Dell reportedly is fielding bids from several firms for its Quest and SonicWall businesses and is shopping its services unit as the tech vendor looks to reduce the debt it will take on when it buys storage giant EMC for $67 billion.
Citing unnamed sources, Reuters is reporting that three buyout firms—KKR & Co., Thoma Bravo and Vista Equity Partners Management—are all bidding to buy the Quest and SonicWall businesses, which combined are valued at about $4 billion. Quest has helped shape Dell's IT management software portfolio since it was bought for $2.4 billion in 2012. Dell bought SonicWall for its network security technology in 2012.
At the same time, Dell is working with Citigroup to sell its IT services business, according to Reuters. The services business is based on the company's $3.9 billion acquisition in 2009 of Perot Systems in a move designed to enable Dell to better compete with the likes of Hewlett-Packard and IBM. The services unit is valued at $5 billion to $6 billion, and Dell is looking to sell it to large services companies in the United States and other countries, according to the sources.
Reports of Dell's interest in selling some of its assets first emerged in early November, about a month after CEO Michael Dell announced that his company planned to buy EMC and its various businesses—including VMware, RSA, VCE and Pivotal—for $67 billion, the largest deal in the history of the tech industry. Dell officials have said that the company will take on as much as $49.5 billion in debt to buy EMC, and the sale of the businesses would help reduce the debt. They also said they will spend the first two years after the acquisition focused on reducing the debt.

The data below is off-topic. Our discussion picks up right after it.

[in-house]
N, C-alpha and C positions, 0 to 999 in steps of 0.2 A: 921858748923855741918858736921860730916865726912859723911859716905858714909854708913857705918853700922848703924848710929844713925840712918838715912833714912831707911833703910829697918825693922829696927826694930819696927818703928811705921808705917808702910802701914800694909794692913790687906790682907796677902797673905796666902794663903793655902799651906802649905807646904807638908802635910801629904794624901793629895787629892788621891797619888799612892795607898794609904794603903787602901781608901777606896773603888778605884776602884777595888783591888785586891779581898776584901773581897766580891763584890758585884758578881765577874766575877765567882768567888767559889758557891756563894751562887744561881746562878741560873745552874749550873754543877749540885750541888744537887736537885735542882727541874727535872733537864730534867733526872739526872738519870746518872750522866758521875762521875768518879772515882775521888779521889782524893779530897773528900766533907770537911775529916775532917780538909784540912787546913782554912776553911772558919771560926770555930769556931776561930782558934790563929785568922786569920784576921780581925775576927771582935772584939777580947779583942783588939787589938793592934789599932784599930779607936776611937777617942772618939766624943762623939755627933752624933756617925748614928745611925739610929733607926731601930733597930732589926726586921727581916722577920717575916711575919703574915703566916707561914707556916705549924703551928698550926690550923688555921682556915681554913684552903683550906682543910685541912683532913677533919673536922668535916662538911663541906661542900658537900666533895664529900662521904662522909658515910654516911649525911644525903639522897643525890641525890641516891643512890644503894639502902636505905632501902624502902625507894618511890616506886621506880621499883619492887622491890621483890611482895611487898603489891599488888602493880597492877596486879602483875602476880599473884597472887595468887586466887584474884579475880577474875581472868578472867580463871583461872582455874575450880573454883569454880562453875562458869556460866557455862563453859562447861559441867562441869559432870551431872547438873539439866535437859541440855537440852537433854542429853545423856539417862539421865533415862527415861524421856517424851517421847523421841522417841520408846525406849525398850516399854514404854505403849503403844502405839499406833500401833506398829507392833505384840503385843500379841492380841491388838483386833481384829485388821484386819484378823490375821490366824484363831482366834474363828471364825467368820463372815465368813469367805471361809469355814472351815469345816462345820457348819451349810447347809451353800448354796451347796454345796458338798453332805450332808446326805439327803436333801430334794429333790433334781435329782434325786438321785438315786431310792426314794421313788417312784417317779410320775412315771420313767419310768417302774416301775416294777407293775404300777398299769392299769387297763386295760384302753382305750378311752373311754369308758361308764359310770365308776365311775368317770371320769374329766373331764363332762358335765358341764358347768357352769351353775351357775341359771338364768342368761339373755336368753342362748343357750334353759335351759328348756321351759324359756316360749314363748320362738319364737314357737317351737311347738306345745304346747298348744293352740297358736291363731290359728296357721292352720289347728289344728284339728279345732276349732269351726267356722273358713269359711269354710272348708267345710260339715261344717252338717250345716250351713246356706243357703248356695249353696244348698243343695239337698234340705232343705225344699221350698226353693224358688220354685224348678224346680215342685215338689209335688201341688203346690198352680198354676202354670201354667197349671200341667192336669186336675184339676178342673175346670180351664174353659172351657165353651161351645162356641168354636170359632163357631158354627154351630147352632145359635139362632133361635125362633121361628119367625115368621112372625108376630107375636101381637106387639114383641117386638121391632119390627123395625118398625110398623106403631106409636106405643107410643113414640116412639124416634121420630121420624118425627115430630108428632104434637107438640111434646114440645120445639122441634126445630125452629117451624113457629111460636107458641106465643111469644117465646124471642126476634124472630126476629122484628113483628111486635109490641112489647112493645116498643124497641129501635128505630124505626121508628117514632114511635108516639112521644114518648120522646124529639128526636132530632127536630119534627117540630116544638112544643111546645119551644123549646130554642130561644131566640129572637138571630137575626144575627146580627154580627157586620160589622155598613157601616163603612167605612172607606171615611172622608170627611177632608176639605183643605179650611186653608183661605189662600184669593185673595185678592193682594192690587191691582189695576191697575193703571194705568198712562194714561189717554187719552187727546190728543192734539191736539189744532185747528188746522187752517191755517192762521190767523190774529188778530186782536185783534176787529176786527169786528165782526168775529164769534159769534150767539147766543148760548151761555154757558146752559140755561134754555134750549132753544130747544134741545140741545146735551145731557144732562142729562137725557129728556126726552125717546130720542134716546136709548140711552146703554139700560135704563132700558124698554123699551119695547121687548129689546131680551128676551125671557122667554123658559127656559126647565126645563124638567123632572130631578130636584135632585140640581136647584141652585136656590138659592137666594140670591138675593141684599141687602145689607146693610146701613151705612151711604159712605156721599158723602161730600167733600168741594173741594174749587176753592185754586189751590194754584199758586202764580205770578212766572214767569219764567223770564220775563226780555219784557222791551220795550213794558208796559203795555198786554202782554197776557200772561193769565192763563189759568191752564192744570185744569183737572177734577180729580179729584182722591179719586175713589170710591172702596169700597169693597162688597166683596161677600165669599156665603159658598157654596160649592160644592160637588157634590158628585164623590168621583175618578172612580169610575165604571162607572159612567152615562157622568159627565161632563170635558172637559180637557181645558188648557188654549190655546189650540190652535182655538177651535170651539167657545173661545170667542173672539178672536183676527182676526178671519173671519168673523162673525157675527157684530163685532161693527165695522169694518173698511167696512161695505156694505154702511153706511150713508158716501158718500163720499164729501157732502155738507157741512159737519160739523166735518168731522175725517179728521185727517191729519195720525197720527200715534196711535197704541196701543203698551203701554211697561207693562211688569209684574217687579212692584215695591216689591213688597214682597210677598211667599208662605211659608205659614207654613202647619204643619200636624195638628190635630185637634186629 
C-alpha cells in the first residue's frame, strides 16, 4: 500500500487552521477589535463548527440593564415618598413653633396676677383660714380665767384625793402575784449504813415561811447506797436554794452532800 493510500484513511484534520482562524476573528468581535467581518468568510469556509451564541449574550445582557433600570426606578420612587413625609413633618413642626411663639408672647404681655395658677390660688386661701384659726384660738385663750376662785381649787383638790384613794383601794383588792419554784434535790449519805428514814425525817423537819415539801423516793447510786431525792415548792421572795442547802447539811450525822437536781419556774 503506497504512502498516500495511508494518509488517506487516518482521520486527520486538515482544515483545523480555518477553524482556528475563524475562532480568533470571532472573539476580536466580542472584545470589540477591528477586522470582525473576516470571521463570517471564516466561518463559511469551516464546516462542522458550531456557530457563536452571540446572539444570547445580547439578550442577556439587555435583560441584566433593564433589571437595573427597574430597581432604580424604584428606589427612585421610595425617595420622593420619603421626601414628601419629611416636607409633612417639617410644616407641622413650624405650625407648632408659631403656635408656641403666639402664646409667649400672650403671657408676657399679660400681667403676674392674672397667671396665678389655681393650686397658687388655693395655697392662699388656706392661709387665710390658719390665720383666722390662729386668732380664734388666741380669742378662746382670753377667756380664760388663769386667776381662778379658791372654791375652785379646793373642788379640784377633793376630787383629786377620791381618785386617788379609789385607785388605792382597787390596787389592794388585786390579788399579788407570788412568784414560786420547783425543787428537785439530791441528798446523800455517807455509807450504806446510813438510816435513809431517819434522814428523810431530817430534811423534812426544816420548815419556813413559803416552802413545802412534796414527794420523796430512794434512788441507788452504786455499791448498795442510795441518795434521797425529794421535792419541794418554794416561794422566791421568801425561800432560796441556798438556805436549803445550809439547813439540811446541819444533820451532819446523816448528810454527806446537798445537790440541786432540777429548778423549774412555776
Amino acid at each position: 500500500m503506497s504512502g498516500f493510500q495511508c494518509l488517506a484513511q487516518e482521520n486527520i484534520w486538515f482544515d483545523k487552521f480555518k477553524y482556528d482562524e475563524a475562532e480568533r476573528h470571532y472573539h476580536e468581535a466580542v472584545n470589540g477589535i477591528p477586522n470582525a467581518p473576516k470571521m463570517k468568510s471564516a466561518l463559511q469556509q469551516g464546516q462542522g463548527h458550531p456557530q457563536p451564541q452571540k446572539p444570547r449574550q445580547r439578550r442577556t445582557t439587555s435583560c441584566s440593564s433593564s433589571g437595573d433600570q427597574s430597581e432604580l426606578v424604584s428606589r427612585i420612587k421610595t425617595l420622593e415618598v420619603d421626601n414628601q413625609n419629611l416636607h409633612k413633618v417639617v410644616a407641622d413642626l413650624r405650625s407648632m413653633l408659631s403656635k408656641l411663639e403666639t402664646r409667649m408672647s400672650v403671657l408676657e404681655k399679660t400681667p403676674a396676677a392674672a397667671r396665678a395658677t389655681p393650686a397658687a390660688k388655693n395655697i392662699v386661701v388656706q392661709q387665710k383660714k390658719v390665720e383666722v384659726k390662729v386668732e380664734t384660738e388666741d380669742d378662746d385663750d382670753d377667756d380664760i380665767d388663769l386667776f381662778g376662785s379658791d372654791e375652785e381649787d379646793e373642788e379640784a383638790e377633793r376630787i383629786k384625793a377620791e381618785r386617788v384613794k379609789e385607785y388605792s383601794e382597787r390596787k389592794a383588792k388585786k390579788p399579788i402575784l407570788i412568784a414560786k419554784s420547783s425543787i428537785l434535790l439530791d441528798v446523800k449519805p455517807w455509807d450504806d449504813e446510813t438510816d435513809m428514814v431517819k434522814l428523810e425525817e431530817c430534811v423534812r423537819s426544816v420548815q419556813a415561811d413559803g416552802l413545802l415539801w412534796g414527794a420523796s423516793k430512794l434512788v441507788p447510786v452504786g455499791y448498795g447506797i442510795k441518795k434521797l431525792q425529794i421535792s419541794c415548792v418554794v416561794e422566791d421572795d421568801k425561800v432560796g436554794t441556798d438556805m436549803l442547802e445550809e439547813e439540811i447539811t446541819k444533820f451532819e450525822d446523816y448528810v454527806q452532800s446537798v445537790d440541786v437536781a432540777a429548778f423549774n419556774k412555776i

The deal, which is expected to close in October 2016, was announced two years after Michael Dell—with Silver Lake Partners—successfully bought his namesake company for almost $25 billion and took it private.
The controversial deal is part of Michael Dell's larger effort to make his company among the world's largest enterprise IT solutions and services vendors, and having EMC in the fold would give Dell greater capabilities in such areas as data storage, cloud computing and virtualization. It also would give the company better access to larger enterprises, complementing Dell's strength in small and midsize companies (SMBs).
The deal still needs the approval from EMC shareholders, and both Dell and EMC are making moves to make it more palatable. Investors are nervous because VMware's stock price has dropped by almost 30 percent since the deal was announced, and EMC's also has fallen.
Neither was helped when EMC and VMware officials two weeks later announced they planned to create a company based on the cloud technology EMC inherited when it acquired Virtustream in May for $1.2 billion. The officials said EMC and VMware would jointly own the company, with each getting a 50 percent share. EMC owns about 80 percent of VMware, which is one of a number of companies that make up EMC's unique federated business model.
EMC and VMware officials now reportedly are considering changing the Virtustream proposal, with EMC taking a majority stake in the new company—which would be called Virtustream—and assuming its losses. In addition, some EMC and VMware shareholders reportedly want changes made to the Dell bid before they will vote for it, including changes to the proposed tracking shares related to VMware in order to give the tracking stock owners greater protections.
The tracking share plan—designed to help Dell finance the deal—also may drive up the tax bill on the deal to as much as $9 billion, which reportedly is causing concern among Dell executives.